Thirty-seven-year-old Brett Tomko added to the experience when he was moved out of the AZL A's team and onto the Stockton roster for an extended stay while rehabbing a right arm nerve injury he sustained while pitching for the A's last season.
More so than the 26-year-old Braden or the mere three-franchise Murphy, Tomko embodies veteran presence. He has pitched at the major league level for nine organizations. He is more than 14 years older than the average Ports pitcher and increases the average age of the 12-man pitching staff by more than a year from 23.25 to 24.31.
"I haven't been in A-ball in 15 years, so it's definitely been eye-opening to try to remember how it was when I first came through," he says.
"It's not somewhere I want to be too long, but it's definitely good for a couple weeks."
Last Friday, Tomko made his Ports debut, tossing five innings and allowing five runs on seven hits with three strikeouts but was not credited with a decision.
Twenty-four-year-old Lance Sewell (a 7th round selection in 2007) picked up the victory — his sixth — by throwing three scoreless frames in relief as the Ports upended the Visalia Rawhide 7-5. When Tomko last labored through A-ball, Sewell was a 9-year-old little leaguer.
Tomko's presence in the clubhouse has done wonders for the Ports. Since his arrival, Stockton has won eight of 11 and has moved into second place in the Cal League North. More than any other pitcher, however, Sewell is streaking.
Since Tomko joined the club in early July, Sewell has not surrendered a run and has watched his ERA fall more than one point to 2.11. During his winning appearance on Friday, Sewell boosted his scoreless streak to 16.1 innings, during which the lefty has given up only four hits.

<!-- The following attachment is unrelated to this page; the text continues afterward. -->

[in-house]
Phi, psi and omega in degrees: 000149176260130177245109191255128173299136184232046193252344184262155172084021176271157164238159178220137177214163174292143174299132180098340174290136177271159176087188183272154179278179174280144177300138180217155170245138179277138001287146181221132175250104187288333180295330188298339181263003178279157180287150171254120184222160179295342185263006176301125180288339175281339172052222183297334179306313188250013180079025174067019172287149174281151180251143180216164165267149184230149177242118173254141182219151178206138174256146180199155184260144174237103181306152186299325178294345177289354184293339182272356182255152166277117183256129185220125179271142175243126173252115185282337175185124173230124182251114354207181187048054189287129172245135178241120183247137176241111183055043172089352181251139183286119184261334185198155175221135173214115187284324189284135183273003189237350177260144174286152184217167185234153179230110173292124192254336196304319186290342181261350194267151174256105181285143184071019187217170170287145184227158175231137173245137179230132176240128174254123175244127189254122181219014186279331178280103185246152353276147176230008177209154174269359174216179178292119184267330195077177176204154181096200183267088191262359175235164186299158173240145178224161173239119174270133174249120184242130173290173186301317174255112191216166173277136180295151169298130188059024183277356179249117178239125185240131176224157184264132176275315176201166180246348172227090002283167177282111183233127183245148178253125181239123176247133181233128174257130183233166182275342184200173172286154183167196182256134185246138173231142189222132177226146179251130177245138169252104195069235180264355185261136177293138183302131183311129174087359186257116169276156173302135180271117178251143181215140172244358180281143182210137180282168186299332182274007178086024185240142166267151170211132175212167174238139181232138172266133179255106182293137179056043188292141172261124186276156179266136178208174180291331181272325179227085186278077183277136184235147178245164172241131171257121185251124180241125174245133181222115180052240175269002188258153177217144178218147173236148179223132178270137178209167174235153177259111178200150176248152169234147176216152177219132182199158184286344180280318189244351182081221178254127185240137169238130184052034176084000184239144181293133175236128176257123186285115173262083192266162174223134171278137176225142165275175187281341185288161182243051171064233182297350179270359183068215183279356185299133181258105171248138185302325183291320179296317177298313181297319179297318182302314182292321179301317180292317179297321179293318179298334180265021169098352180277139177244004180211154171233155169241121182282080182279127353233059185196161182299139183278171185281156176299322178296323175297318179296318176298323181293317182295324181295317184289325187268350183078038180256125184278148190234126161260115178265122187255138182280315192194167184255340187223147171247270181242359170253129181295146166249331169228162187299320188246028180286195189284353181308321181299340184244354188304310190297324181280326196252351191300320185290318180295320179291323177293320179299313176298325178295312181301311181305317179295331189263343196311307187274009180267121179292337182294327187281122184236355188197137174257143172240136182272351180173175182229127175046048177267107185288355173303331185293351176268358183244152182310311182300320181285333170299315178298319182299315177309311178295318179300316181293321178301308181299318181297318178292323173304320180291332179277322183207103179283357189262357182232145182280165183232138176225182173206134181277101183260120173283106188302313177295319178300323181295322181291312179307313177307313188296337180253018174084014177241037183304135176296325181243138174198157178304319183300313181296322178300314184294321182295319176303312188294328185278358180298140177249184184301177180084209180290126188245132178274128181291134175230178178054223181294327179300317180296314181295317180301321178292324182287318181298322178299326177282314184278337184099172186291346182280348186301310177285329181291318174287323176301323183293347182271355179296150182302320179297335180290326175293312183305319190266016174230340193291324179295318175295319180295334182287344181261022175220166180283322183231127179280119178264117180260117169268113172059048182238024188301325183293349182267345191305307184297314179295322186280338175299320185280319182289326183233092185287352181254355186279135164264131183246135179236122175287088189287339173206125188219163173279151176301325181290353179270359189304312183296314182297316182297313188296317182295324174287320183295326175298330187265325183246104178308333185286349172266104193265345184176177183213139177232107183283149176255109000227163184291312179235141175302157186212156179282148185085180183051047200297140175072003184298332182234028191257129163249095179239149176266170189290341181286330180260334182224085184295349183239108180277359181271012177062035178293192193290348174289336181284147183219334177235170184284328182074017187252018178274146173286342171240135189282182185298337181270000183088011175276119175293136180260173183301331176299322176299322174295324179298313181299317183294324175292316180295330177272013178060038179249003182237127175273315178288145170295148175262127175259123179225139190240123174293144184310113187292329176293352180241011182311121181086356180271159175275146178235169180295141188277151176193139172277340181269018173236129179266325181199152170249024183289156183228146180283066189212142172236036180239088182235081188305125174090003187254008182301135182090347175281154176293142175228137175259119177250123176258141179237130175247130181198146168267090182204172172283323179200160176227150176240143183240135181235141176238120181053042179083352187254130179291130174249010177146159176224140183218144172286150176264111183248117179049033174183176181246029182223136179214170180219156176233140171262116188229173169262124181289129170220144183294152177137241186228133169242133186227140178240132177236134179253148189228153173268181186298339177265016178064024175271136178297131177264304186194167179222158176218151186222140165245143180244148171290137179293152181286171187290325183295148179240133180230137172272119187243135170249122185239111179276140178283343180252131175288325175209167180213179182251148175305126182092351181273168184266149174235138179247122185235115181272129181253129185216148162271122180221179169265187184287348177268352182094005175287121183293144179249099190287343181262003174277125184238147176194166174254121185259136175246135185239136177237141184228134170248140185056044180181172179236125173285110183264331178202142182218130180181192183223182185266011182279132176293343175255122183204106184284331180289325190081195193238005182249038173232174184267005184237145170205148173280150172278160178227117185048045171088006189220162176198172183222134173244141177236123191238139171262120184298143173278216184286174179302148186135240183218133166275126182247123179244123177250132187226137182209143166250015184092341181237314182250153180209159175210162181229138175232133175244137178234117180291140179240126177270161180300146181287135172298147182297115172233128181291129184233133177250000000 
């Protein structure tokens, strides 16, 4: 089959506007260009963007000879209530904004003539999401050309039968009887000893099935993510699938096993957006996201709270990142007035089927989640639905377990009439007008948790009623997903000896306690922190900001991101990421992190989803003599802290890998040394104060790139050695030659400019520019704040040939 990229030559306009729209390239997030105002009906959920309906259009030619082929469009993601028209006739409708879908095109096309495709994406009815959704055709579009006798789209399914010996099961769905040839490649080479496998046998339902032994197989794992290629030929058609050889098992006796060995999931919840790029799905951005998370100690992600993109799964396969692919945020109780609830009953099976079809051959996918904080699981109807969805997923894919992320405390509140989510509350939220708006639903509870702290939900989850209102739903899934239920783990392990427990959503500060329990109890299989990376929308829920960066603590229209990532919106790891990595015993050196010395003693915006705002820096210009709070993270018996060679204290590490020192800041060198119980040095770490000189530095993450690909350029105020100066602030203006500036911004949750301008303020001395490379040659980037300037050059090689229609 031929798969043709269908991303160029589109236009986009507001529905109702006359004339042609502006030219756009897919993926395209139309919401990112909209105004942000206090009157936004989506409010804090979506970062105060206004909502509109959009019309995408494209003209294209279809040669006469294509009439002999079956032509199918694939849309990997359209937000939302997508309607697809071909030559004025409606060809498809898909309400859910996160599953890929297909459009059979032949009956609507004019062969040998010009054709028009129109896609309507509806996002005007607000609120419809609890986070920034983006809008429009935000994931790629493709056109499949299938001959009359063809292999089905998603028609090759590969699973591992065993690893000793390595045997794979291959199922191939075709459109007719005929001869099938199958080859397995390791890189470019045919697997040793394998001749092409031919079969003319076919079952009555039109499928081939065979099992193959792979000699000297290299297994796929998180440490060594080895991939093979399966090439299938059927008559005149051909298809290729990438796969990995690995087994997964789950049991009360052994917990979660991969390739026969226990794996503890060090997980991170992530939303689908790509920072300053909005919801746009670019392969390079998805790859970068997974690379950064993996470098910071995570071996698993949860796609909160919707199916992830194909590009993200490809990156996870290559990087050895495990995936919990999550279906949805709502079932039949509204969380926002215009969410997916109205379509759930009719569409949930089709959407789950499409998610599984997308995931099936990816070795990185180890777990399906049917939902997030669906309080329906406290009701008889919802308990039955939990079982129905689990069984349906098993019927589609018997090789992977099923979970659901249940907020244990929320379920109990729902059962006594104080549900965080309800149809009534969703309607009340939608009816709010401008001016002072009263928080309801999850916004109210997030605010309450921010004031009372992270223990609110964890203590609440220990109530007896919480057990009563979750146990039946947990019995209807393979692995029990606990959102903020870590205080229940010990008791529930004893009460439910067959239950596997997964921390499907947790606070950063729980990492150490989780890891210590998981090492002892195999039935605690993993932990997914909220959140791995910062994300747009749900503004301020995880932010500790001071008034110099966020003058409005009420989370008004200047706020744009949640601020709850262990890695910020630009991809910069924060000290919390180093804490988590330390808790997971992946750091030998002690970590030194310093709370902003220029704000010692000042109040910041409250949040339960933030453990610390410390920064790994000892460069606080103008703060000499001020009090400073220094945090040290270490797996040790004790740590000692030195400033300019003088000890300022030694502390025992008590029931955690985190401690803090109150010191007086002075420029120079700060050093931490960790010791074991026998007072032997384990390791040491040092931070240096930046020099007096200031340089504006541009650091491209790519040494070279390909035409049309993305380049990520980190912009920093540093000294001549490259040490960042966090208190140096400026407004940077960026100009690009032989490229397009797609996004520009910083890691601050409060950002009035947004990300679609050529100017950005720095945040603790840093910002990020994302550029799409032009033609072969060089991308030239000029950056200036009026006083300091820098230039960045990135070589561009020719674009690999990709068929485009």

The 6'3" San Diego State alum is arguably the organization's hottest pitcher right now. With his 6-0 record in 38.1 innings pitched to accompany his scoreless innings streak, which began on June 26, Sewell — like Tomko — is making a push for a midseason call-up.
"I'm just trying to take it outing by outing," he says.
"As a bullpen guy things can change so quickly. Right now I'm going through a little hot streak — everyone goes through them — so I'm just trying to stay even-keeled and just let everything ride out and take its course."
Last season in Stockton, Sewell posted pedestrian numbers (4.36 ERA/ 43.1 IP/ 40 H/ 21 ER/ 8 HR/ 27 BB/ 56 SO/ .244 BAA), but the pitcher says a new-found command of the strike-zone has helped him thrive in the hitter-friendly Cal League.
"Last year I was making it a little easier on the hitter, walking so many guys," Sewell says.
"When you dig yourself that hole you're just making it that much harder to succeed. Throwing strikes and pounding the zone has just made it a little easier."
Sewell's numbers don't lie. This season he has walked only 11 batters in 38.1 innings pitched and his '10 line is far from ordinary (2.11 ERA/ 38.1 IP/ 28 H/ 9 ER/ 5 HR/ 11 BB/ 34 SO/ .200 BAA). Another reason for his improvement, Sewell says, comes care of the interim veteran.
"One thing I've learned from Tomko is just try to keep your mind off baseball," Sewell says.
"When it's not game time, just try to have fun with the guys and get prepared for the game as it comes around. I try to pick his brain anyway I can — but I try to do it in a way where it's not like I'm kissing up to him."
While Tomko embraces the generation gap, he also shares Sewell's youthful desire to make his pitches and leave A-ball in his wake.
"It's been fun — they pick my brain, they pick on me. There have been some old man comments," Tomko says, "but they're a good bunch of guys and they ask a lot of questions. If I can help them in any way I can from mistakes I've made or successes I've had, then I want to do whatever they need me to do."
Right now, the Ports like him right where he is: Stockton.